Loss of extended pharmacare program will hurt vulnerable Nova Scotians
December 18, 2014
NDP Health critic Dave Wilson says the Liberal government’s decision to eliminate the province’s extended pharmacare program will hurt vulnerable Nova Scotians.
“This program ensured that families struggling to make ends meet didn’t have to choose between food and medicine. If the government wanted to streamline services they could have moved the program over to the Department of Health but instead they chose to eliminate it,” said Wilson.
Minister of Community Services Joanne Bernard announced the phasing out of the program earlier this week, on Dec. 16. The extended pharmacare program helps low-income Nova Scotians who are no longer financially eligible for income assistance but still can’t afford to pay their prescription costs. The co-payment is $5 per prescription. 300 Nova Scotians currently receive benefits through the program.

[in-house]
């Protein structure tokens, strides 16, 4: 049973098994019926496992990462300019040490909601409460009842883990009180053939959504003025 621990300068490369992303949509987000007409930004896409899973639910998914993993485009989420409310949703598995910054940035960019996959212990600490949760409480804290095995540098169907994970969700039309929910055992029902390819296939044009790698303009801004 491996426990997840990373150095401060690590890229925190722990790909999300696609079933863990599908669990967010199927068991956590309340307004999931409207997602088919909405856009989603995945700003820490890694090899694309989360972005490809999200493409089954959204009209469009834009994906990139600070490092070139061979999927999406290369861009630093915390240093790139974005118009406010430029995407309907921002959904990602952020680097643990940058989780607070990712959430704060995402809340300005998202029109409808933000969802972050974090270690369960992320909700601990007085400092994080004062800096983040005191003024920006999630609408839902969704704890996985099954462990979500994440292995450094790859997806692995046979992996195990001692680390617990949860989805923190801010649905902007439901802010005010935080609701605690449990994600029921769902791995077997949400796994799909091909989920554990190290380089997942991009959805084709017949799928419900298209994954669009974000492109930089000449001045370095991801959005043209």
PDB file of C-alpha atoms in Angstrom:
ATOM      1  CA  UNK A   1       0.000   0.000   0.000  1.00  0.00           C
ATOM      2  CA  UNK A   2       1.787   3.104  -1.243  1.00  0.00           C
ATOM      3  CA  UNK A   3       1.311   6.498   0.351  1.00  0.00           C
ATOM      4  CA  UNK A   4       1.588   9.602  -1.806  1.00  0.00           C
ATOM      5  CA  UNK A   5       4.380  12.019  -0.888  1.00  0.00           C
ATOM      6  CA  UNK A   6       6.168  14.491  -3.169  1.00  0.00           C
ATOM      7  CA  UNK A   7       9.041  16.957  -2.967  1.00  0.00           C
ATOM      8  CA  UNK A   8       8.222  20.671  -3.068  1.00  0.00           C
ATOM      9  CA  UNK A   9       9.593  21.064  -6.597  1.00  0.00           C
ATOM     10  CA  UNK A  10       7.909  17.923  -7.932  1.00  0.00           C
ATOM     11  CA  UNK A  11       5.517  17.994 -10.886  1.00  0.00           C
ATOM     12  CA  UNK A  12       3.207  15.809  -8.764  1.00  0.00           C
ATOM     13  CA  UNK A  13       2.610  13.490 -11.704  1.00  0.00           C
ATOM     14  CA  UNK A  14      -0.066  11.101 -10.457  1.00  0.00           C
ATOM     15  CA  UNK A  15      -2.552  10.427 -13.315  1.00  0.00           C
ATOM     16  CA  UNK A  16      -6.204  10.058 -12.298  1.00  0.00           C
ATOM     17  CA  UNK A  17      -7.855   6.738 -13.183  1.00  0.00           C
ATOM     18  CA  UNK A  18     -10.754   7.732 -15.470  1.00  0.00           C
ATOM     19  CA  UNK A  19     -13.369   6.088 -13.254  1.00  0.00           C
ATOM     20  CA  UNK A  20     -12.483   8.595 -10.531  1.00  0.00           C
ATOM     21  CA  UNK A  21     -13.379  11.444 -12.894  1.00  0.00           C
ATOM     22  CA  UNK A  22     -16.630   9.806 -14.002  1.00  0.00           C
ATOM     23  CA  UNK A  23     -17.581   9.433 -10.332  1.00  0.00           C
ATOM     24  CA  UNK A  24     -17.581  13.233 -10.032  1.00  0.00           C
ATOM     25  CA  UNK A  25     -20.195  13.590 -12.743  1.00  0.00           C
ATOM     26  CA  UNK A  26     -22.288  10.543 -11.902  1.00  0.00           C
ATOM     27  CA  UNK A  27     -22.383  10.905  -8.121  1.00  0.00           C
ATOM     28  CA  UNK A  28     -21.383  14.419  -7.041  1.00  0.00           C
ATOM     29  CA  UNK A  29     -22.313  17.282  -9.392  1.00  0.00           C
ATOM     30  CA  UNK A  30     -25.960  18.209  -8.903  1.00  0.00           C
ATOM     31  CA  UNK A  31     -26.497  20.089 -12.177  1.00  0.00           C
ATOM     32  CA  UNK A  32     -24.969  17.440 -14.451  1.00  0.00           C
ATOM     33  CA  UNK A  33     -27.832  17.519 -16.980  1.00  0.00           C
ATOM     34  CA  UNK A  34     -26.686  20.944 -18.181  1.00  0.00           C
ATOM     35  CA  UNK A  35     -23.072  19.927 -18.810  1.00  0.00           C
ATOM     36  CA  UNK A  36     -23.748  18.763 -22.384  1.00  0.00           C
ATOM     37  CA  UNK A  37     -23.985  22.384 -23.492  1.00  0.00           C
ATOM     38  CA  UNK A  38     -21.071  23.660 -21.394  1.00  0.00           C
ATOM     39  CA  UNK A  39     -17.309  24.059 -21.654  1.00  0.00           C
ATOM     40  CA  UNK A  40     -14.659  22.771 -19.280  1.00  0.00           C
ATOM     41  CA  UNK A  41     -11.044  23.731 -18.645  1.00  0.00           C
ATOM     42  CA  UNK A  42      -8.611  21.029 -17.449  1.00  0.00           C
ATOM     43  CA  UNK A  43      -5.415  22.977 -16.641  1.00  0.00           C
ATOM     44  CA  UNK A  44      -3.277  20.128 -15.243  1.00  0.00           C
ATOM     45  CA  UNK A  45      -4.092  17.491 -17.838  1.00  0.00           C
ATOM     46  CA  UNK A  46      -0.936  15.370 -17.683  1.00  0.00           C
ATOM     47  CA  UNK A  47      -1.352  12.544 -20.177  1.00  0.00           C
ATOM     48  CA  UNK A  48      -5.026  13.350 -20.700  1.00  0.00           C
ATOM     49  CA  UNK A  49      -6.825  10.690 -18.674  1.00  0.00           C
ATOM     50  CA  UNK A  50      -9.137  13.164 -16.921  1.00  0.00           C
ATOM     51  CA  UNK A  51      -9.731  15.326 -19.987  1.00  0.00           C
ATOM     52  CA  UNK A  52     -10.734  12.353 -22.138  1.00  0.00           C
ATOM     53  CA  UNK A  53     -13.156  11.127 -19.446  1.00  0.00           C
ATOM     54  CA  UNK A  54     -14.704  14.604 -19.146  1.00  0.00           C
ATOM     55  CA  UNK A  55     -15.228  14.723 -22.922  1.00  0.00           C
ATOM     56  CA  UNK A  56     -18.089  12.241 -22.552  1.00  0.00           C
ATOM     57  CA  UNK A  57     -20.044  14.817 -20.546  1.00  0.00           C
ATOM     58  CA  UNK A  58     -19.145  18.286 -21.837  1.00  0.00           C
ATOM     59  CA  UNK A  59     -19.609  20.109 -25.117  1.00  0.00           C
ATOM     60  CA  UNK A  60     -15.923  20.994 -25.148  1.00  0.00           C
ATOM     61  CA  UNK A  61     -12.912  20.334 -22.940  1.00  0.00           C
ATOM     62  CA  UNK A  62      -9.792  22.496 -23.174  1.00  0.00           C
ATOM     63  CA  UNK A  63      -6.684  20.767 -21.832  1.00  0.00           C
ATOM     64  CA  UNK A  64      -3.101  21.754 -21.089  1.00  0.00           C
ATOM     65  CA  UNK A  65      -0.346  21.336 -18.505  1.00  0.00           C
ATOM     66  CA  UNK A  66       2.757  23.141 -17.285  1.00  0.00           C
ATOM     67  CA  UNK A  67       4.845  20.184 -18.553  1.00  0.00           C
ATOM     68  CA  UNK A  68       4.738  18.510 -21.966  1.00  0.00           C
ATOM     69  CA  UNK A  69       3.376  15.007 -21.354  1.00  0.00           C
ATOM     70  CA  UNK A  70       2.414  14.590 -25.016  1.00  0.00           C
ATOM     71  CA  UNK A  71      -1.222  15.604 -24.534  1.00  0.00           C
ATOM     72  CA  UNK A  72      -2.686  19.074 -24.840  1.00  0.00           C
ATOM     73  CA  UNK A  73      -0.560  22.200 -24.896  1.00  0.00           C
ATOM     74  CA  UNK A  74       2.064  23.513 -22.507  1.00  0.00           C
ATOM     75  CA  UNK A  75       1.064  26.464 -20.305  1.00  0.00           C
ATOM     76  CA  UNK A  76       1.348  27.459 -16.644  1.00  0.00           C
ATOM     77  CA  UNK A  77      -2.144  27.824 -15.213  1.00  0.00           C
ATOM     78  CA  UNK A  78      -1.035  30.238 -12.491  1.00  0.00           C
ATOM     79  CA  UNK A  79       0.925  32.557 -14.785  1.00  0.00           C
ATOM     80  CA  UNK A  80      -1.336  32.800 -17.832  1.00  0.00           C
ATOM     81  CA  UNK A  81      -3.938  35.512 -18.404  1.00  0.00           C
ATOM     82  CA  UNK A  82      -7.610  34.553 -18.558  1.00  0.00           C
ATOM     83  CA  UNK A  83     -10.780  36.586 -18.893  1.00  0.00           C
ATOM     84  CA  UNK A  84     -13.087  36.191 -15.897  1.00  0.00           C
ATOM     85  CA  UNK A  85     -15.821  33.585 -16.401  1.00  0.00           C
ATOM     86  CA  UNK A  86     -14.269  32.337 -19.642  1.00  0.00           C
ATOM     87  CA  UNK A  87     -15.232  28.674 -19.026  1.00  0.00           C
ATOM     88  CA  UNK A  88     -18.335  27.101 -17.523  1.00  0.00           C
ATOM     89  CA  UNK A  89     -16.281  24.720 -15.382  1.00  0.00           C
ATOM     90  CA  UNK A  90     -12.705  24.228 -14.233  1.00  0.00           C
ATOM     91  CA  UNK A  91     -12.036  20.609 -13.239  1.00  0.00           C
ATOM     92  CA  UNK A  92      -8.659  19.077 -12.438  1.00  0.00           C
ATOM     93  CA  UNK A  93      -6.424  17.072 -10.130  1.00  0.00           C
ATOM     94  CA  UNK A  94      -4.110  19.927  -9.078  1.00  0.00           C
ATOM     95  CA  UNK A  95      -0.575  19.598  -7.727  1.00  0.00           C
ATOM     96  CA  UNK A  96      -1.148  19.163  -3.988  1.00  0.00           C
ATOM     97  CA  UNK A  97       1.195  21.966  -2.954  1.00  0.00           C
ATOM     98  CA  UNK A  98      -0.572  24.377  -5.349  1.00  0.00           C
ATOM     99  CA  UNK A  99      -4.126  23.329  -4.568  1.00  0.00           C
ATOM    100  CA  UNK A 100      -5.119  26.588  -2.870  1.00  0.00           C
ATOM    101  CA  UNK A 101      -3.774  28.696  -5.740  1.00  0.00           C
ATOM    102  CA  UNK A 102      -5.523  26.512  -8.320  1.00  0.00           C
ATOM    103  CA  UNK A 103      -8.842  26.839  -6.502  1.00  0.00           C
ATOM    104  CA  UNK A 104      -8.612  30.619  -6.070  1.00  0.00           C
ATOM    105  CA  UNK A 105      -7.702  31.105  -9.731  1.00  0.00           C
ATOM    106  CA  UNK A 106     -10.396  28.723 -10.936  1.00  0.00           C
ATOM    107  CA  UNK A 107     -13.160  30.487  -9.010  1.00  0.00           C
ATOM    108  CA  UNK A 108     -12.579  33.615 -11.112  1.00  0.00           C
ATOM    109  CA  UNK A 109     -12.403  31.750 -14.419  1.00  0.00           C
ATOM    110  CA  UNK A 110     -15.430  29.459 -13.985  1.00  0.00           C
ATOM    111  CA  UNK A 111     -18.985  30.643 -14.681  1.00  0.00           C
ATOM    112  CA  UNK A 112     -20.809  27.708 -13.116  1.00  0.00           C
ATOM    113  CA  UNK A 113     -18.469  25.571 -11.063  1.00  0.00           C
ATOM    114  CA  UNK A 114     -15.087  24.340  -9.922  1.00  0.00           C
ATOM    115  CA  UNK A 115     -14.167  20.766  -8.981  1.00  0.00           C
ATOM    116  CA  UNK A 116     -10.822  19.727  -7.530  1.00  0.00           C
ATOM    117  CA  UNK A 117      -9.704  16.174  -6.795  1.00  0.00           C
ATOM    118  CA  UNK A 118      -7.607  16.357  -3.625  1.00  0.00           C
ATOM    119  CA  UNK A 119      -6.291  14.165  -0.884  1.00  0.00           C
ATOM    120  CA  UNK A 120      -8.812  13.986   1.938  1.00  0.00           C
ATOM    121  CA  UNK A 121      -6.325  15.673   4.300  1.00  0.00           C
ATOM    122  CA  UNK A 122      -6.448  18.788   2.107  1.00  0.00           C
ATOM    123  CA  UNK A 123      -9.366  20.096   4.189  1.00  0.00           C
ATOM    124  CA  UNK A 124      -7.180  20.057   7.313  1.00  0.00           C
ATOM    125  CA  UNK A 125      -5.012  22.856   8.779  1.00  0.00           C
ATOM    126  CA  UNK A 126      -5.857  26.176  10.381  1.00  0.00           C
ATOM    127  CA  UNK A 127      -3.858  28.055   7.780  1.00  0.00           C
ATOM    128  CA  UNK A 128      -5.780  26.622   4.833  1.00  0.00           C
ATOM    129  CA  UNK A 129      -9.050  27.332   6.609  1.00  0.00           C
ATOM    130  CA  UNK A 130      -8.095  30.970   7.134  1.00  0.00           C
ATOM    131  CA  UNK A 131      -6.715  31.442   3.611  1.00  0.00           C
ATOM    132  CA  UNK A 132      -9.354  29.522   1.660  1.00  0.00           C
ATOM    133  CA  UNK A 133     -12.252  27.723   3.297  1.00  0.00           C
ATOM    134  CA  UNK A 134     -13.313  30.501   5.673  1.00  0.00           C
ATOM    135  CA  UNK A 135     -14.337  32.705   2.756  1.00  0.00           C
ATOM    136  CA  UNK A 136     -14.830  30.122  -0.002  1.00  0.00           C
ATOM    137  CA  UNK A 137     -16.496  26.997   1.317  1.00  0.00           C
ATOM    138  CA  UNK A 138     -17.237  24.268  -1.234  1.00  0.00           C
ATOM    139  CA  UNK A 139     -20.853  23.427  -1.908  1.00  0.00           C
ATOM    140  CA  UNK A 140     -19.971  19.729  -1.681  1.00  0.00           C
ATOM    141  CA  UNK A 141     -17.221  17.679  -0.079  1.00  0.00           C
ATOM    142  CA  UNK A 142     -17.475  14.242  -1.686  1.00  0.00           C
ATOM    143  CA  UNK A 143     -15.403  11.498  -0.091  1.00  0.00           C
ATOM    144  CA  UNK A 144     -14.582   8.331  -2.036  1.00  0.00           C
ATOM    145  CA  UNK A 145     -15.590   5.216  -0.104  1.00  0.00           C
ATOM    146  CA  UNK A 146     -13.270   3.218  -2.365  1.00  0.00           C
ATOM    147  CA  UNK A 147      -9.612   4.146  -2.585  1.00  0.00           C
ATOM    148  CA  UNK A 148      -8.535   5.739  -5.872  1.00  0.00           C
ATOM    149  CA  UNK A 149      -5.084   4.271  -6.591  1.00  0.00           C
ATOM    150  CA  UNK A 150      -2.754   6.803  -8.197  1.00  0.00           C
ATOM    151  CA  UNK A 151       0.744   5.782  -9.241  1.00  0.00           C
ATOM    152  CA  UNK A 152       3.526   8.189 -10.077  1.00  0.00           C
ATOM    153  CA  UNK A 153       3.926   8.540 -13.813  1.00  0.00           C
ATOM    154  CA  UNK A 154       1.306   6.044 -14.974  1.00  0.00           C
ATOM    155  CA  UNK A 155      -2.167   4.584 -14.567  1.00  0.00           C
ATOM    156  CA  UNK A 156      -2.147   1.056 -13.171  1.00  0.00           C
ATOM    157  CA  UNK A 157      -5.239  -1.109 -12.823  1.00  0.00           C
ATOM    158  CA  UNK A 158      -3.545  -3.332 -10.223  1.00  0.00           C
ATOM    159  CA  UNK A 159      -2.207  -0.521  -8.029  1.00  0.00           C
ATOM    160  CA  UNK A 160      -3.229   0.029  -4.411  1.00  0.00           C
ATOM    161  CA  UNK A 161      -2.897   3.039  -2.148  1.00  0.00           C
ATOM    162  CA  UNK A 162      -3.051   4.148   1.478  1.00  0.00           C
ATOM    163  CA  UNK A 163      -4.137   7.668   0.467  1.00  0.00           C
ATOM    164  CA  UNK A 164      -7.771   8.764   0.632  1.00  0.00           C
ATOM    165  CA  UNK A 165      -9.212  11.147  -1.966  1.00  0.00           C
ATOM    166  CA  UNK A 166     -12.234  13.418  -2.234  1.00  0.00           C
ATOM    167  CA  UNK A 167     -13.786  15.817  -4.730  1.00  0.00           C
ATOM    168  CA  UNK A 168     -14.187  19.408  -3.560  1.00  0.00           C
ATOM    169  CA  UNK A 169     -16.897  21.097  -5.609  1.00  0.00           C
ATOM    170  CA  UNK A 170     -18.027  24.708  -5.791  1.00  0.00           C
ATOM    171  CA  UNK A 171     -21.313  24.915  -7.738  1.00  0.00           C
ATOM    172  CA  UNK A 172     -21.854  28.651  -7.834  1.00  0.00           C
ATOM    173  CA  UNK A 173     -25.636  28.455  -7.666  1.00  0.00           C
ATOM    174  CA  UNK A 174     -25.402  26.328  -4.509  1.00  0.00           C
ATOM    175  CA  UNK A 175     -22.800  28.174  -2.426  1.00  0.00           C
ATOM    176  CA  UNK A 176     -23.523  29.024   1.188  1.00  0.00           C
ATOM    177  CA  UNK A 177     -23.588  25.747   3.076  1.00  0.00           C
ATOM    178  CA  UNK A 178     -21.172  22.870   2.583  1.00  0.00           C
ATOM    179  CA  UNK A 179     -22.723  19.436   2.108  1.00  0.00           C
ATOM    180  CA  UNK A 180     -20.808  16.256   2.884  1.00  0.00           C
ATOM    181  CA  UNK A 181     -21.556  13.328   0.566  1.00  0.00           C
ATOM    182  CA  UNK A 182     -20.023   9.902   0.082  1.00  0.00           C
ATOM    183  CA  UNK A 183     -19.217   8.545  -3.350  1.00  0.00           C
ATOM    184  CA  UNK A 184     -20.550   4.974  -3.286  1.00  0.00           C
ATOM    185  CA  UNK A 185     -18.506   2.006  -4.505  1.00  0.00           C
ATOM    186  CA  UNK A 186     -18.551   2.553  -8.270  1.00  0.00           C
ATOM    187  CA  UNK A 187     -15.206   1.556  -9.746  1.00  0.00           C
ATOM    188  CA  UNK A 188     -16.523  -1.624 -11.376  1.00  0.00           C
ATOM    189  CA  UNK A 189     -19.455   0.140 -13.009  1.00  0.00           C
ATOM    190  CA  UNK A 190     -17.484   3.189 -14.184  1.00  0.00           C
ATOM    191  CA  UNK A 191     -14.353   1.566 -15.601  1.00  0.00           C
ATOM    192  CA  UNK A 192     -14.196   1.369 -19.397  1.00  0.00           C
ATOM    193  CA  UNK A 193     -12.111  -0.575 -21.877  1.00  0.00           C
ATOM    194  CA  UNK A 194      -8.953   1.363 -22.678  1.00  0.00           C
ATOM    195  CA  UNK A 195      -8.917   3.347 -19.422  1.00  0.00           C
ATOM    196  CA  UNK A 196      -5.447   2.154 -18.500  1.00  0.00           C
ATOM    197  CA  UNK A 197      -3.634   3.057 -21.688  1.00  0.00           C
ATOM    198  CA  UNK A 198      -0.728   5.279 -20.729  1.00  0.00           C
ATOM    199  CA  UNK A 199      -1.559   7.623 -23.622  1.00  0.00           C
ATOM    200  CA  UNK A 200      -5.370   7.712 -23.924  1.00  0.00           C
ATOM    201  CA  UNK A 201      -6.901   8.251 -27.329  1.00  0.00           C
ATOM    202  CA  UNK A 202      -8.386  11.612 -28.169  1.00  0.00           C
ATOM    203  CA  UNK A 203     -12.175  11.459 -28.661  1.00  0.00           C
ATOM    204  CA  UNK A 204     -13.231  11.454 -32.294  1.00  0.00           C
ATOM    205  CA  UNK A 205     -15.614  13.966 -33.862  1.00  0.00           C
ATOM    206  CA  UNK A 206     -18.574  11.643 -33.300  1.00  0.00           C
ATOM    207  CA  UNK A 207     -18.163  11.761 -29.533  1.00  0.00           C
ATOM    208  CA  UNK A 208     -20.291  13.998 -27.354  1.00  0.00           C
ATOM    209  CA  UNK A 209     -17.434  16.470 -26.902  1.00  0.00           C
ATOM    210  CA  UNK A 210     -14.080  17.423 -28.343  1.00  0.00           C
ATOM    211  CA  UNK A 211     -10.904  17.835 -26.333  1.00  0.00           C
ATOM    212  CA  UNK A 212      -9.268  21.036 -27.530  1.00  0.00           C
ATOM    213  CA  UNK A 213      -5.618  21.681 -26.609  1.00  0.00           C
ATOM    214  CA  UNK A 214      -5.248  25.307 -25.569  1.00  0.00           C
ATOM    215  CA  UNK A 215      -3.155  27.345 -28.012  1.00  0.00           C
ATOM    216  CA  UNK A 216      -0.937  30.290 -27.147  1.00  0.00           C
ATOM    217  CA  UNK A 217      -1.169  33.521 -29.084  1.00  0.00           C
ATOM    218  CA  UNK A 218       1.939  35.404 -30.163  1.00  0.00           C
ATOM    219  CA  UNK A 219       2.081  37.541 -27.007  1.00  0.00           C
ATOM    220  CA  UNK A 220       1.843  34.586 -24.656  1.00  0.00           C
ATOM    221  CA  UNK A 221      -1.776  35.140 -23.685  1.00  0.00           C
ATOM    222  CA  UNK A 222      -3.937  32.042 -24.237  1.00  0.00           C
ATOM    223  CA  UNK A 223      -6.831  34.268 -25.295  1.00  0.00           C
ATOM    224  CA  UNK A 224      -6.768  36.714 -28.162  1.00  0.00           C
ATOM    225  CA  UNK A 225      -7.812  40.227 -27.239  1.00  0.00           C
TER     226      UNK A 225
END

People who would have been eligible for the program will now have to rely on the provincial family pharmacare program. Co-payments are 20 per cent of the cost of each prescription and deductible maximums are based on family size and annual income.
Wilson says the elimination of the program will be a disincentive for people who are trying to find employment and leave the income assistance program, especially for people with health issues.
“Any administration savings from eliminating this program should be used to improve drug coverage for people who have dragged themselves out of the social assistance system by finding work, but who have no workplace drug plan and make too little wages to afford their medications,” said Wilson.